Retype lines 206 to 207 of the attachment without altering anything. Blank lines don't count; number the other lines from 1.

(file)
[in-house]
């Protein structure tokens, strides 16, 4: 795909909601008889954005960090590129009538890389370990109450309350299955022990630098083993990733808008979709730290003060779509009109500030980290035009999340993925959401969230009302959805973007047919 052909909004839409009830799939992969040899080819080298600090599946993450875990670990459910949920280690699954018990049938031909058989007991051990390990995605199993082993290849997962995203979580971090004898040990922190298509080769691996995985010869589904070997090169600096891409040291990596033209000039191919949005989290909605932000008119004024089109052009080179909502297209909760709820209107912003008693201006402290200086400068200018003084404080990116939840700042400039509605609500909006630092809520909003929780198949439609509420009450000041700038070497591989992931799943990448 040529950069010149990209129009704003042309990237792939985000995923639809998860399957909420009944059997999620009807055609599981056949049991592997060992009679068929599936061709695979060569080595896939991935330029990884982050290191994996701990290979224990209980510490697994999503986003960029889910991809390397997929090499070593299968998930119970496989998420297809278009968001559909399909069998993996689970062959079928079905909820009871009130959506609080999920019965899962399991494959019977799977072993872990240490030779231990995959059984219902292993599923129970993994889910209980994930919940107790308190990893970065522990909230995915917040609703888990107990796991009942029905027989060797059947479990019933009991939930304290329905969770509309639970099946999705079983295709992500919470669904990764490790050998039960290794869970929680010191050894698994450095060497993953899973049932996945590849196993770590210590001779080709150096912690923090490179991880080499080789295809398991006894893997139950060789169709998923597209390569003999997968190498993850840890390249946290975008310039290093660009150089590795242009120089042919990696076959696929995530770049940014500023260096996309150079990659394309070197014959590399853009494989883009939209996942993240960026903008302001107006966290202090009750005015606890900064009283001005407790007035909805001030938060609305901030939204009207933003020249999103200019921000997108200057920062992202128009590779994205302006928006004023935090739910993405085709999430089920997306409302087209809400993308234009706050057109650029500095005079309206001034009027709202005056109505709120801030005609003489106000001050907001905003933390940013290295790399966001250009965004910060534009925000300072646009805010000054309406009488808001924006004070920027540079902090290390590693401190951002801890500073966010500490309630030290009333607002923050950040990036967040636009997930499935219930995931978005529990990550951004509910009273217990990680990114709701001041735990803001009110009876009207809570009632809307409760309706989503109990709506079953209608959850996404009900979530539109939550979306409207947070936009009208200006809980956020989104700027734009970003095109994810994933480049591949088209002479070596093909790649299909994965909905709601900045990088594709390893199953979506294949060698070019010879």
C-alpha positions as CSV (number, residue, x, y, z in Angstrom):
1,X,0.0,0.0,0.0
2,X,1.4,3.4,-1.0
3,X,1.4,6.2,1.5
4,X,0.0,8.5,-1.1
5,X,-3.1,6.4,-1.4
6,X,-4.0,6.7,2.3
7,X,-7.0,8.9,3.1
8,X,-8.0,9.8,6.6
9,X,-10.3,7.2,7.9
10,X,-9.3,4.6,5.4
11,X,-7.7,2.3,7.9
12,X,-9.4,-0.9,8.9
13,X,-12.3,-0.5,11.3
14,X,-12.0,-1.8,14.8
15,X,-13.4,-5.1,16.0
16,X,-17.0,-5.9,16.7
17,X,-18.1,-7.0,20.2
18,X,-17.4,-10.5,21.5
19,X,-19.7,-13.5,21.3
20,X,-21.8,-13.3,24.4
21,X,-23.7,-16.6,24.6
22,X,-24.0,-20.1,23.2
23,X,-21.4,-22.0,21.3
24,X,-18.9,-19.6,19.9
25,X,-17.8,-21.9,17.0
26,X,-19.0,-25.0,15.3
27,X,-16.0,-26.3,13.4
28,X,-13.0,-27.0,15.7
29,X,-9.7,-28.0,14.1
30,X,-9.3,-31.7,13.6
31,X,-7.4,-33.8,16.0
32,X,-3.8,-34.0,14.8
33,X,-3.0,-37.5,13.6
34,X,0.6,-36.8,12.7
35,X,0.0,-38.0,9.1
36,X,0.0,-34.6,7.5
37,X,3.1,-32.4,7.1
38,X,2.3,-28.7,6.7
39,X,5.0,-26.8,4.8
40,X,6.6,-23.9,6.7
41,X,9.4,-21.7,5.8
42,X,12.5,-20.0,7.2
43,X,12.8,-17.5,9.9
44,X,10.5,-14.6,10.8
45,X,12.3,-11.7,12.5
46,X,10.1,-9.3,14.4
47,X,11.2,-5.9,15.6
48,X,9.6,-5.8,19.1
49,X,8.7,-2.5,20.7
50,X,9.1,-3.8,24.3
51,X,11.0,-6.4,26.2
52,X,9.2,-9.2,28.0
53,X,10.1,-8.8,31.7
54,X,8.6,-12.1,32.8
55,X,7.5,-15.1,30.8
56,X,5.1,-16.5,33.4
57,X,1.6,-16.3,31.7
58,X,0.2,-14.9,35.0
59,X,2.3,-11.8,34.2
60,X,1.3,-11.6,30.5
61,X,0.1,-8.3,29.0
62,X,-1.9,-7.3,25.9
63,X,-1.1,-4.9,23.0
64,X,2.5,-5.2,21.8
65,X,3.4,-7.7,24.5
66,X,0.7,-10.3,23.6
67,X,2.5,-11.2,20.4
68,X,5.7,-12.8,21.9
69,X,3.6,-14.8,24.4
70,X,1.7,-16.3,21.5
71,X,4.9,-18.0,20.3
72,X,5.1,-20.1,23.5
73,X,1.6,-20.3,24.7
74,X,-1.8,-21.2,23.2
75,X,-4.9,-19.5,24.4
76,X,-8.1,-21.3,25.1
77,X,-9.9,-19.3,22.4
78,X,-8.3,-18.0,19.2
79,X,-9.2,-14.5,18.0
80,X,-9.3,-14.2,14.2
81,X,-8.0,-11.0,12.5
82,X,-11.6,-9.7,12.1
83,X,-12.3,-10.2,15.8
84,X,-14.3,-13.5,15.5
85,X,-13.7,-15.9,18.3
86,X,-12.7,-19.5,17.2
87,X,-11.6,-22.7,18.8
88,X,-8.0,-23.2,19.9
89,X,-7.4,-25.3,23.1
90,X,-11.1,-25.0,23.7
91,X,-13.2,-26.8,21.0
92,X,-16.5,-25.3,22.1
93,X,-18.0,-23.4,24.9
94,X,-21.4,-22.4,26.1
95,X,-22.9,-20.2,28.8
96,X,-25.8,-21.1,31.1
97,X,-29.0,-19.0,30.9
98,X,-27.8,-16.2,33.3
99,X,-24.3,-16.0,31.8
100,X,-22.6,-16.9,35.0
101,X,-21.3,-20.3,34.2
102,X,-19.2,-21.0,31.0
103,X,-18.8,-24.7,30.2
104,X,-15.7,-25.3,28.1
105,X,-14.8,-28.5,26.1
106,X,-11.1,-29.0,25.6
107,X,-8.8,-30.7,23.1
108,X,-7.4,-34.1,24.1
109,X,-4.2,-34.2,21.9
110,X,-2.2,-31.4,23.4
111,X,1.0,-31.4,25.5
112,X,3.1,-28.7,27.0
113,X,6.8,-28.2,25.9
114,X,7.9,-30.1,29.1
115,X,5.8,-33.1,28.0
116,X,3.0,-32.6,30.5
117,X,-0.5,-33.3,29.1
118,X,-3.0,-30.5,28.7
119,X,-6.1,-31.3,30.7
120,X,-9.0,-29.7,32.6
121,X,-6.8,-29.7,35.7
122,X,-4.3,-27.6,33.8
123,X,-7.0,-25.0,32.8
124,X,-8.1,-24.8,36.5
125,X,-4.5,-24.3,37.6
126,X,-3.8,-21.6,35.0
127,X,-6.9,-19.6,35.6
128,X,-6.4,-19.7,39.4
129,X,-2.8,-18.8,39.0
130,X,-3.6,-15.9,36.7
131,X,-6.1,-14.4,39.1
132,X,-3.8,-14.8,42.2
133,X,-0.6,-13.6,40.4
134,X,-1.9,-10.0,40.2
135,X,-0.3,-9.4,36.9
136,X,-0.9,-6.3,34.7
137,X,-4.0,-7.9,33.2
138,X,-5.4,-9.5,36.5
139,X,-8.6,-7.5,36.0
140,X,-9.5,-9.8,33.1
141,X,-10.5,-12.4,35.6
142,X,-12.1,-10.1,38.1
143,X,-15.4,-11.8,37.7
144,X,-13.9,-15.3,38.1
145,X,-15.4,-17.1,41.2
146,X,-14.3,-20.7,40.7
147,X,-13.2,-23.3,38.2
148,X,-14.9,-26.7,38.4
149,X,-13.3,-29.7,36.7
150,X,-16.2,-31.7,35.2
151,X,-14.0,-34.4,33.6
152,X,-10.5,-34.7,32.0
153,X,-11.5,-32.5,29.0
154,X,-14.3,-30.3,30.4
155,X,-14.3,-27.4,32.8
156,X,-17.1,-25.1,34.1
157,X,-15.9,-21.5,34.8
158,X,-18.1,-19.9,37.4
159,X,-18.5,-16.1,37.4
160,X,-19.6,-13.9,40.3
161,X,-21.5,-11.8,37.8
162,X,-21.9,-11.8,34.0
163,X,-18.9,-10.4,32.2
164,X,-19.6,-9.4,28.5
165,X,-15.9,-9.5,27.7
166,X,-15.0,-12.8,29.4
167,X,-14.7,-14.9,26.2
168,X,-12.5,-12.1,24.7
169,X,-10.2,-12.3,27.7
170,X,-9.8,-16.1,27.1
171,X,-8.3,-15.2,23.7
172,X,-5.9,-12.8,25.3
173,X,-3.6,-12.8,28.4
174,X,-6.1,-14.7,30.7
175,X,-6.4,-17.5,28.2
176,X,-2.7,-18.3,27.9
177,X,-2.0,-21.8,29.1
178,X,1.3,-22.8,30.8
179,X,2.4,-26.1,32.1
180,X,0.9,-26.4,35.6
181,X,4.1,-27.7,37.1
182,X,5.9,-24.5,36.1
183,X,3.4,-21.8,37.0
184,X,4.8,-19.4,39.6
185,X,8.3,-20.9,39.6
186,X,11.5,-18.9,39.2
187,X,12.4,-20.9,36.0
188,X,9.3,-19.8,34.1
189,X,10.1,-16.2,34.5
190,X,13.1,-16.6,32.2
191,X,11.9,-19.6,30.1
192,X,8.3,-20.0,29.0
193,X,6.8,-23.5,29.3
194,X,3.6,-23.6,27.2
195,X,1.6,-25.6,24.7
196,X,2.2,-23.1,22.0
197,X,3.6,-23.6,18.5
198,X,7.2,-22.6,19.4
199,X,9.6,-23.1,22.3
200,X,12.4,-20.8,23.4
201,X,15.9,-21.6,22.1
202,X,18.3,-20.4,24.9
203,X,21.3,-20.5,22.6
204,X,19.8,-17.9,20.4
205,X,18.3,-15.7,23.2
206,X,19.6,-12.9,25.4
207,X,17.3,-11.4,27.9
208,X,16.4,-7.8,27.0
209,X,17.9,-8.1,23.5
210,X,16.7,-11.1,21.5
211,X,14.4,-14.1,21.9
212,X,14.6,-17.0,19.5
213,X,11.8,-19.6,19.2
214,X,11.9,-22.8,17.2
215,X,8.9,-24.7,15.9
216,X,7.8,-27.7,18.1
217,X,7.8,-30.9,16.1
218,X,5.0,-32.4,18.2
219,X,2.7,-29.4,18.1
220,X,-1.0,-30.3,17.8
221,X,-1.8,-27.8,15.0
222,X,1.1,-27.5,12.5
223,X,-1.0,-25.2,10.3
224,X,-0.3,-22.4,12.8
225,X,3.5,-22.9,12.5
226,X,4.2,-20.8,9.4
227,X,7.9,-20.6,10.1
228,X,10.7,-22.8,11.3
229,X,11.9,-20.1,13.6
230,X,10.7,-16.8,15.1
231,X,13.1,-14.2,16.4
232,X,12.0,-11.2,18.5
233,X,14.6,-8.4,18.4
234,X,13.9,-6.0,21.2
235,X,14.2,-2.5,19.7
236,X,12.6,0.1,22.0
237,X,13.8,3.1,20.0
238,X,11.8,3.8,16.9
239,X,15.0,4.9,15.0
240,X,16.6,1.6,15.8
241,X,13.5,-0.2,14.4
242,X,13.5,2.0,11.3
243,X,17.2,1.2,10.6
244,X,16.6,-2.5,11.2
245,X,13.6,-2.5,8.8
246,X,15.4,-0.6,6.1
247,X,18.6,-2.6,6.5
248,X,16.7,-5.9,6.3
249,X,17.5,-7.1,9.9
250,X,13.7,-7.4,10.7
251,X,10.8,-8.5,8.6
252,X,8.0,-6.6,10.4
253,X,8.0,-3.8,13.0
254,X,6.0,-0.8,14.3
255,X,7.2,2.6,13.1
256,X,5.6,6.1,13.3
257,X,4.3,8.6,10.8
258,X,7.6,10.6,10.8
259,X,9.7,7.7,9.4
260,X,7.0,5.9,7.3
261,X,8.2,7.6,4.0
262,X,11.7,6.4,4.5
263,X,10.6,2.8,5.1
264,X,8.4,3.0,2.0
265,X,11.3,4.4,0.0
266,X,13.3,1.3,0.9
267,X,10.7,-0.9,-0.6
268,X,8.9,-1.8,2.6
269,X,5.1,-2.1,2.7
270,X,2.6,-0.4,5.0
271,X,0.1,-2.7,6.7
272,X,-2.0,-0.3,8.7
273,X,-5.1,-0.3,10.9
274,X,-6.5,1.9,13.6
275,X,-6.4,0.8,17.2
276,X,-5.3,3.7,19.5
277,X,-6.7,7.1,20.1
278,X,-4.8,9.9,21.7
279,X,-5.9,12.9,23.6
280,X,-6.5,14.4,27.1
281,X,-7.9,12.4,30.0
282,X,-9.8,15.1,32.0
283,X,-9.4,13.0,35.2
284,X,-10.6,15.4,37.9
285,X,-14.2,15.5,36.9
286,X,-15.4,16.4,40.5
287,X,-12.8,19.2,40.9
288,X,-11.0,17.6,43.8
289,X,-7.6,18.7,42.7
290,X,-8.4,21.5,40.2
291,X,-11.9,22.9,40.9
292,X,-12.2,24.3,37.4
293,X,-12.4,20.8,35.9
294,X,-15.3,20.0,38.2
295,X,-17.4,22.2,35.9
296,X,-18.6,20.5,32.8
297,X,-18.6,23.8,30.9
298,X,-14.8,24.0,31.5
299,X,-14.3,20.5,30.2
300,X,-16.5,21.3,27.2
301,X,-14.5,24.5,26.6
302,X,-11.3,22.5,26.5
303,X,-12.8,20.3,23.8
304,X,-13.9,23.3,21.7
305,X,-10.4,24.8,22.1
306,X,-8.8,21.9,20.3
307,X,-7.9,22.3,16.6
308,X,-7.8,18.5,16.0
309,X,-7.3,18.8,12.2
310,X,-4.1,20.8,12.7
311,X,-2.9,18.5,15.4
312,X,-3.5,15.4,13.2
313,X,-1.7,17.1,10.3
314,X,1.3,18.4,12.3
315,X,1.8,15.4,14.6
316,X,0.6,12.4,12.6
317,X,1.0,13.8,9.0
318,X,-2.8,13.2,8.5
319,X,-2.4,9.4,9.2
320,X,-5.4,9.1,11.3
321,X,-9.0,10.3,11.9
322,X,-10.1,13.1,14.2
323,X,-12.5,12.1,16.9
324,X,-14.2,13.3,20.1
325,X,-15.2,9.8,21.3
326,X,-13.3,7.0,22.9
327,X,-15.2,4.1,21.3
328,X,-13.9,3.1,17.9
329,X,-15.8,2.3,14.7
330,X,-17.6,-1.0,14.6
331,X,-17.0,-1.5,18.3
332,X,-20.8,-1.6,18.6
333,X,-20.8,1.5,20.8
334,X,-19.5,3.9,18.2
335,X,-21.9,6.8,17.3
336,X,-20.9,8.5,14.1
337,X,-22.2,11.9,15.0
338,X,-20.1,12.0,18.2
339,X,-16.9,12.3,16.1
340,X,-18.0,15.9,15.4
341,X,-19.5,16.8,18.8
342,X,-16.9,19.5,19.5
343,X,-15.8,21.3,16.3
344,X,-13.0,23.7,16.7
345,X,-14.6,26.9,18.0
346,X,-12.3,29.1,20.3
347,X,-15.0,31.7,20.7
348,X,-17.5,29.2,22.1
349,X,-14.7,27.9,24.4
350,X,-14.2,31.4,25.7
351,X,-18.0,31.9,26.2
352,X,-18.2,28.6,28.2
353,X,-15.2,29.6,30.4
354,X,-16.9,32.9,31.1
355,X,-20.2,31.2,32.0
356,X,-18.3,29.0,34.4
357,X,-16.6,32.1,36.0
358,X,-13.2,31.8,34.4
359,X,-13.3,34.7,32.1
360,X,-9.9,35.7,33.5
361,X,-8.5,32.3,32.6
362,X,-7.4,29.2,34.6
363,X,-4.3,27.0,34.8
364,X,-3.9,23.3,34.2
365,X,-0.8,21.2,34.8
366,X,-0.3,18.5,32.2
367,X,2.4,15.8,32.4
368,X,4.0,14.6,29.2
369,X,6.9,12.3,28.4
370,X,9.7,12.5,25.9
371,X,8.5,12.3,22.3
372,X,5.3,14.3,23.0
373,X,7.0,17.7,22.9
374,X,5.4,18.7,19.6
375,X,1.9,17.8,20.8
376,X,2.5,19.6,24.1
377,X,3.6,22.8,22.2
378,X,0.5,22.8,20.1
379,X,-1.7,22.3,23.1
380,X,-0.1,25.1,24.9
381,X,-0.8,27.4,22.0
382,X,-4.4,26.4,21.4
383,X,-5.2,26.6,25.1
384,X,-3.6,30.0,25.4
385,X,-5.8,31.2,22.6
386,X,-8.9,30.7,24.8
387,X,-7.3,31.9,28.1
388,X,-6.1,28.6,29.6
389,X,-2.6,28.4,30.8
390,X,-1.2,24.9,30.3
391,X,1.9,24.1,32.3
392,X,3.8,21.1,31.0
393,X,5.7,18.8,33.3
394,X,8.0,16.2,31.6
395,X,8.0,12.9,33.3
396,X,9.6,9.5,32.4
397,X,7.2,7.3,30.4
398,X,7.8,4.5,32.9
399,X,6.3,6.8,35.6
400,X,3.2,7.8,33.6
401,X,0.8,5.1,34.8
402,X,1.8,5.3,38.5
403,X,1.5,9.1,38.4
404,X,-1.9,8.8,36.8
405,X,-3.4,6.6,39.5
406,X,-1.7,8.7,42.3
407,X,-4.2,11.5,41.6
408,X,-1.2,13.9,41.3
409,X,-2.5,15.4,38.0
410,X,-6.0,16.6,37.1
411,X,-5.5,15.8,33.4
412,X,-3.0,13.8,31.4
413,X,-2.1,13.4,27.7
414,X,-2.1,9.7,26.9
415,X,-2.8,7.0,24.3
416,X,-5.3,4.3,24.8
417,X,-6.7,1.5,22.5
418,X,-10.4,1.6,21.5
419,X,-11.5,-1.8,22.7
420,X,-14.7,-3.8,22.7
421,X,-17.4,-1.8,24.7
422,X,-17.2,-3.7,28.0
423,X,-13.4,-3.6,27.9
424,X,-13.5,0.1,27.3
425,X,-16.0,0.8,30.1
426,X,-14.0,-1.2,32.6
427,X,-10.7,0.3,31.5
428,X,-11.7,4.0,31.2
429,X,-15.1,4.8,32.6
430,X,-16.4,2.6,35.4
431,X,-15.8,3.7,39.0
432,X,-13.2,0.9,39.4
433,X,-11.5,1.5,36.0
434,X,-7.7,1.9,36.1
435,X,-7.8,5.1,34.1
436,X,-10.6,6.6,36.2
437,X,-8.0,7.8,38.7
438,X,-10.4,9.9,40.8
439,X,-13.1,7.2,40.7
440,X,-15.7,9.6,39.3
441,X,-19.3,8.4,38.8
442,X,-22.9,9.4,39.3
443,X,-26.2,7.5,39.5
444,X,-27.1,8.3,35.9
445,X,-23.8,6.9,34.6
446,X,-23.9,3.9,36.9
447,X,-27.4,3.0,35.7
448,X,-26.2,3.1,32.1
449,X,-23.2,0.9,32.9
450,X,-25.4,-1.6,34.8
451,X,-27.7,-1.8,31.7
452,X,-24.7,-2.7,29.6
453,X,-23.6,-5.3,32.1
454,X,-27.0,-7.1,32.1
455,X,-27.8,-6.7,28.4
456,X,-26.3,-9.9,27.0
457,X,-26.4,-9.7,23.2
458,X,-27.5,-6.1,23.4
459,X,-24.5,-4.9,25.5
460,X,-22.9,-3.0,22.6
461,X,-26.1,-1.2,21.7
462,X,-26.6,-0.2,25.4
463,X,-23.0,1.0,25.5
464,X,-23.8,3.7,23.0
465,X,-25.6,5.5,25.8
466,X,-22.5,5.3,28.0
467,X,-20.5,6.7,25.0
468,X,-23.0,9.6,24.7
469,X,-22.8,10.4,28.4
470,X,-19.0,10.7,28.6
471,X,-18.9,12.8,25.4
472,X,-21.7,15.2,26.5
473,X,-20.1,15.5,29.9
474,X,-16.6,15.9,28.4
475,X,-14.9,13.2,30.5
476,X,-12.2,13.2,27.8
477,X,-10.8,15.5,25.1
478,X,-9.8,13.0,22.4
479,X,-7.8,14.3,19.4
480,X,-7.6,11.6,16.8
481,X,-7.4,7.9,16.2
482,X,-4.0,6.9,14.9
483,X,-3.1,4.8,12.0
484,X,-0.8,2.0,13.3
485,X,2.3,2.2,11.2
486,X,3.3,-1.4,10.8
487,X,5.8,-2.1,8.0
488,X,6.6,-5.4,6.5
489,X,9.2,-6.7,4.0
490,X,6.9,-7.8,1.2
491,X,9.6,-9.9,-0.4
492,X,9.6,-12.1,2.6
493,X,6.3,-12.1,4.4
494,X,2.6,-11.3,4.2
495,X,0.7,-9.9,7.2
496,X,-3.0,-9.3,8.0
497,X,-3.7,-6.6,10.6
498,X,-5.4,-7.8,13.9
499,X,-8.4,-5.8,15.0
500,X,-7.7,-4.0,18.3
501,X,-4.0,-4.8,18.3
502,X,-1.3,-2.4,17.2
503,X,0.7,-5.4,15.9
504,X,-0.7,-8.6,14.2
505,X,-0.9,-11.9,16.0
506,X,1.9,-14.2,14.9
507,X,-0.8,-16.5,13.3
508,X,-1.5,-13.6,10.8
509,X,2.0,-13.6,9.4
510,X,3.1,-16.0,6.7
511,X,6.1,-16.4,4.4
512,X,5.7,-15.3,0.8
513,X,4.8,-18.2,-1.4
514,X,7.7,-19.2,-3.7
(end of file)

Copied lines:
203,X,21.3,-20.5,22.6
204,X,19.8,-17.9,20.4